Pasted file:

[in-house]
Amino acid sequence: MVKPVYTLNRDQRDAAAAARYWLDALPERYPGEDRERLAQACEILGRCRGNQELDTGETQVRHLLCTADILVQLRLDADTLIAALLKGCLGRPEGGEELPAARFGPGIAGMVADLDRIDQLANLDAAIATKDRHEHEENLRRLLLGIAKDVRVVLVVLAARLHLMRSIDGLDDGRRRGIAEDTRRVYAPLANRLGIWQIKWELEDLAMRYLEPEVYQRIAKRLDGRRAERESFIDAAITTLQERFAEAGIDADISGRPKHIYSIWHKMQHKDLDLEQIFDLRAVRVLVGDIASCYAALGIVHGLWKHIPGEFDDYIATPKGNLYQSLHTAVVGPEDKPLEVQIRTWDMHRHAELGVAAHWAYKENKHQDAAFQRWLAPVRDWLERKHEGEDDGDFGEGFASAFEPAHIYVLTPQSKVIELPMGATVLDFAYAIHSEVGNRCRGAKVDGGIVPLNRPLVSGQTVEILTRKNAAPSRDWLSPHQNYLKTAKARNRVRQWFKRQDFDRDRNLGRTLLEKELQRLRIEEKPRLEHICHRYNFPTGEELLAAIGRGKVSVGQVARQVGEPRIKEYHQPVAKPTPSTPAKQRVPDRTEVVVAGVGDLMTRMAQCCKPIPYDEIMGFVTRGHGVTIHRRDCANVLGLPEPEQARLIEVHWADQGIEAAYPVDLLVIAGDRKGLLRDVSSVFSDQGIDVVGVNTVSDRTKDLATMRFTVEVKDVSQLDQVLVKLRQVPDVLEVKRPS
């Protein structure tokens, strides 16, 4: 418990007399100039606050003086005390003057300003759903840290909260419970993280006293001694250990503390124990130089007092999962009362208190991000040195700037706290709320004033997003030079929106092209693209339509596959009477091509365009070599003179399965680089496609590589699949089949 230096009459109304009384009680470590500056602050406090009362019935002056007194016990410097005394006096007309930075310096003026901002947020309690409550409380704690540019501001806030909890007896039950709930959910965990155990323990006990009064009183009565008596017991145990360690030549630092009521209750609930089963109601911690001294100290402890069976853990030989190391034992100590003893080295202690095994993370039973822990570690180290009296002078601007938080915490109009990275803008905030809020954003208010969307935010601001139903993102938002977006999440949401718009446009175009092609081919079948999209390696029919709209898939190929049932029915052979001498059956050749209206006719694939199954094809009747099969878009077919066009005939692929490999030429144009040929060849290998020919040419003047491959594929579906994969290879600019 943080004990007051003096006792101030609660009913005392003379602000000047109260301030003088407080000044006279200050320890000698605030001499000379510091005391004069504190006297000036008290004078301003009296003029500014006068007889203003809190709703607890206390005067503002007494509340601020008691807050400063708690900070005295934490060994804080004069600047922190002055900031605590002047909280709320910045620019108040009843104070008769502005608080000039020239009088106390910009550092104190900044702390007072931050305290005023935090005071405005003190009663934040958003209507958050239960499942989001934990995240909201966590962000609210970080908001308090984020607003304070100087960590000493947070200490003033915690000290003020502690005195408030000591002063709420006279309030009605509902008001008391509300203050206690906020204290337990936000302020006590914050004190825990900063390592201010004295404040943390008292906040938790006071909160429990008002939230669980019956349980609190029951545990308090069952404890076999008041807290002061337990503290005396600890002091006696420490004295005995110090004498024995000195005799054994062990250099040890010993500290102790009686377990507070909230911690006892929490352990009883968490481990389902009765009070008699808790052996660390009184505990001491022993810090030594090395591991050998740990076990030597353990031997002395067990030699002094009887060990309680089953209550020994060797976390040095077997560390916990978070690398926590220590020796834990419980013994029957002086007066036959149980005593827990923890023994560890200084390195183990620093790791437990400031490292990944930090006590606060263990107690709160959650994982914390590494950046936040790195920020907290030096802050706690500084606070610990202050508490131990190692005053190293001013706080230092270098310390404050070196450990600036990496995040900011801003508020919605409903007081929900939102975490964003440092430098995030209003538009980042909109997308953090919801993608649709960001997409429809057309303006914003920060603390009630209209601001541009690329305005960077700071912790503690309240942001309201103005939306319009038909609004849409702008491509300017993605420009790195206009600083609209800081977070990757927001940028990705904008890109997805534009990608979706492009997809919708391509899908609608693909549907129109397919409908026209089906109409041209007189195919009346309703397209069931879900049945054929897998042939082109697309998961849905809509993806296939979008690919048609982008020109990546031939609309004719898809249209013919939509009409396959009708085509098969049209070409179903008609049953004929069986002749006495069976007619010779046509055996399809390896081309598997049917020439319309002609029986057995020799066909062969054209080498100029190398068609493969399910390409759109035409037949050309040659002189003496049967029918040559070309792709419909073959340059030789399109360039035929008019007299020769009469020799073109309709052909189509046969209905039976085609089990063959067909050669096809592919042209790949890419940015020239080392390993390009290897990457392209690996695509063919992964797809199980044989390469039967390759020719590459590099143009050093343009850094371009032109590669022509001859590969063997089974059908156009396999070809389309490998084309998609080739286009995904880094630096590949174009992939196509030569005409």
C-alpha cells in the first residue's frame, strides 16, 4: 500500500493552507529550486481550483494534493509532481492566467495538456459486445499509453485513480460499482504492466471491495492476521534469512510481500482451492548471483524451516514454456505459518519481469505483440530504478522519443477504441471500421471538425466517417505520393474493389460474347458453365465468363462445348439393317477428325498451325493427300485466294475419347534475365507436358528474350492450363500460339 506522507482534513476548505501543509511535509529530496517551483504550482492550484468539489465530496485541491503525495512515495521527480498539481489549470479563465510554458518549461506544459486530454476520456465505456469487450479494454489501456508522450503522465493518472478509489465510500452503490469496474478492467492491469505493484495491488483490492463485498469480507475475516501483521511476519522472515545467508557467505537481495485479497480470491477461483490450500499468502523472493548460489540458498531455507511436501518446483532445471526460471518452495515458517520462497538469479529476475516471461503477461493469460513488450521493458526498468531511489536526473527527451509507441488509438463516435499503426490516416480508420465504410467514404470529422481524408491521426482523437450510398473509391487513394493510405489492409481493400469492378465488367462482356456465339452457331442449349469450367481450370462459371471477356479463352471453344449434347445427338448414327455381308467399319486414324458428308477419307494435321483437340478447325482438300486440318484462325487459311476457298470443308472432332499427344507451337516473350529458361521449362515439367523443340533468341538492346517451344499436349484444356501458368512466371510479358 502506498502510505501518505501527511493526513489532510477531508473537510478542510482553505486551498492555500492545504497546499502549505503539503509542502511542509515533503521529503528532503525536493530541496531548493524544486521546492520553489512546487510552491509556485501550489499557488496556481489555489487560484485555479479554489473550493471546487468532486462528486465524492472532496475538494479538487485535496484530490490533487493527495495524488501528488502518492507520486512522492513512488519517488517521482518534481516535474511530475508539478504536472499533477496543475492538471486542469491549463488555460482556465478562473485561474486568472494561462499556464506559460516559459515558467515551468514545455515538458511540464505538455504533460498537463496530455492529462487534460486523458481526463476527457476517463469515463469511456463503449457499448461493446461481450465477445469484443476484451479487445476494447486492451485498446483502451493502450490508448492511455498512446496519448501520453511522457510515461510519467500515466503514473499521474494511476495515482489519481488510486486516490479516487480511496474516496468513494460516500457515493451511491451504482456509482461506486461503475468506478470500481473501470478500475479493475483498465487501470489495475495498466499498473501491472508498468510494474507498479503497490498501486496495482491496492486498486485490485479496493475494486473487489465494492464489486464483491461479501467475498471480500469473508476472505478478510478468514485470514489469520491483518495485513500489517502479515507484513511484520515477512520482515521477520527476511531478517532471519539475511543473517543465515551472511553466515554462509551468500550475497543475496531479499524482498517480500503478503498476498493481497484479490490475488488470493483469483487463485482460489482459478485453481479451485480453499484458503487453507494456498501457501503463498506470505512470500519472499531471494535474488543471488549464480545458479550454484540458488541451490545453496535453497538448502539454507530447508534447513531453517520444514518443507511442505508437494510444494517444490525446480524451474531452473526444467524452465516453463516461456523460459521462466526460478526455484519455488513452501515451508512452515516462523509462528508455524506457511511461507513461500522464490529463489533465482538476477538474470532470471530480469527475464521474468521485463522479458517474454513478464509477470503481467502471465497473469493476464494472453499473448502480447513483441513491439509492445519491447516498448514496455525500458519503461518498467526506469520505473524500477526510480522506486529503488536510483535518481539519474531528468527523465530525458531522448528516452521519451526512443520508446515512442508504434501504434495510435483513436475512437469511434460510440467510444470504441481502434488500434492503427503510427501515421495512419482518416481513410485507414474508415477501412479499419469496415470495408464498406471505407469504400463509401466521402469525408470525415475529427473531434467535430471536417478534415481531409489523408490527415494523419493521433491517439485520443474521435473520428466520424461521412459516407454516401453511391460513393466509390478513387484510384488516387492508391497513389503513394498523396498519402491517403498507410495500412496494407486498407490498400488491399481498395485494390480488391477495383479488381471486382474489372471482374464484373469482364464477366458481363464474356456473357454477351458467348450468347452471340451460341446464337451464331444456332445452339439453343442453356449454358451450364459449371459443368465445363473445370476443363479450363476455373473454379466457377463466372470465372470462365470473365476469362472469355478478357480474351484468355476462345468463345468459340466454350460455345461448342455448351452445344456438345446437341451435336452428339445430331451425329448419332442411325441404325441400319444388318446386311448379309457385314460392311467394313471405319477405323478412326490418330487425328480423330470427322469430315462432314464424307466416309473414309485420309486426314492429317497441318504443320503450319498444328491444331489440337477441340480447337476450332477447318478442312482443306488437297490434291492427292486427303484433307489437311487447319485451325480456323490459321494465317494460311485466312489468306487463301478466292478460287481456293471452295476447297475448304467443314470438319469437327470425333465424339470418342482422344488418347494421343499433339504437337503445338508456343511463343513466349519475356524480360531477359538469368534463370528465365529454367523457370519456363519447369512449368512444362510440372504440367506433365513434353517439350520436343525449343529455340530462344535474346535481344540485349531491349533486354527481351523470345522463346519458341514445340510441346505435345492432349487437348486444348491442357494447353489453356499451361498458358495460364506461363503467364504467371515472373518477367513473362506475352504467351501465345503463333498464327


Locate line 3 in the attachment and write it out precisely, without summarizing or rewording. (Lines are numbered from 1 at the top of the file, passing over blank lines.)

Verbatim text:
């Protein structure tokens, strides 16, 4: 418990007399100039606050003086005390003057300003759903840290909260419970993280006293001694250990503390124990130089007092999962009362208190991000040195700037706290709320004033997003030079929106092209693209339509596959009477091509365009070599003179399965680089496609590589699949089949 230096009459109304009384009680470590500056602050406090009362019935002056007194016990410097005394006096007309930075310096003026901002947020309690409550409380704690540019501001806030909890007896039950709930959910965990155990323990006990009064009183009565008596017991145990360690030549630092009521209750609930089963109601911690001294100290402890069976853990030989190391034992100590003893080295202690095994993370039973822990570690180290009296002078601007938080915490109009990275803008905030809020954003208010969307935010601001139903993102938002977006999440949401718009446009175009092609081919079948999209390696029919709209898939190929049932029915052979001498059956050749209206006719694939199954094809009747099969878009077919066009005939692929490999030429144009040929060849290998020919040419003047491959594929579906994969290879600019 943080004990007051003096006792101030609660009913005392003379602000000047109260301030003088407080000044006279200050320890000698605030001499000379510091005391004069504190006297000036008290004078301003009296003029500014006068007889203003809190709703607890206390005067503002007494509340601020008691807050400063708690900070005295934490060994804080004069600047922190002055900031605590002047909280709320910045620019108040009843104070008769502005608080000039020239009088106390910009550092104190900044702390007072931050305290005023935090005071405005003190009663934040958003209507958050239960499942989001934990995240909201966590962000609210970080908001308090984020607003304070100087960590000493947070200490003033915690000290003020502690005195408030000591002063709420006279309030009605509902008001008391509300203050206690906020204290337990936000302020006590914050004190825990900063390592201010004295404040943390008292906040938790006071909160429990008002939230669980019956349980609190029951545990308090069952404890076999008041807290002061337990503290005396600890002091006696420490004295005995110090004498024995000195005799054994062990250099040890010993500290102790009686377990507070909230911690006892929490352990009883968490481990389902009765009070008699808790052996660390009184505990001491022993810090030594090395591991050998740990076990030597353990031997002395067990030699002094009887060990309680089953209550020994060797976390040095077997560390916990978070690398926590220590020796834990419980013994029957002086007066036959149980005593827990923890023994560890200084390195183990620093790791437990400031490292990944930090006590606060263990107690709160959650994982914390590494950046936040790195920020907290030096802050706690500084606070610990202050508490131990190692005053190293001013706080230092270098310390404050070196450990600036990496995040900011801003508020919605409903007081929900939102975490964003440092430098995030209003538009980042909109997308953090919801993608649709960001997409429809057309303006914003920060603390009630209209601001541009690329305005960077700071912790503690309240942001309201103005939306319009038909609004849409702008491509300017993605420009790195206009600083609209800081977070990757927001940028990705904008890109997805534009990608979706492009997809919708391509899908609608693909549907129109397919409908026209089906109409041209007189195919009346309703397209069931879900049945054929897998042939082109697309998961849905809509993806296939979008690919048609982008020109990546031939609309004719898809249209013919939509009409396959009708085509098969049209070409179903008609049953004929069986002749006495069976007619010779046509055996399809390896081309598997049917020439319309002609029986057995020799066909062969054209080498100029190398068609493969399910390409759109035409037949050309040659002189003496049967029918040559070309792709419909073959340059030789399109360039035929008019007299020769009469020799073109309709052909189509046969209905039976085609089990063959067909050669096809592919042209790949890419940015020239080392390993390009290897990457392209690996695509063919992964797809199980044989390469039967390759020719590459590099143009050093343009850094371009032109590669022509001859590969063997089974059908156009396999070809389309490998084309998609080739286009995904880094630096590949174009992939196509030569005409």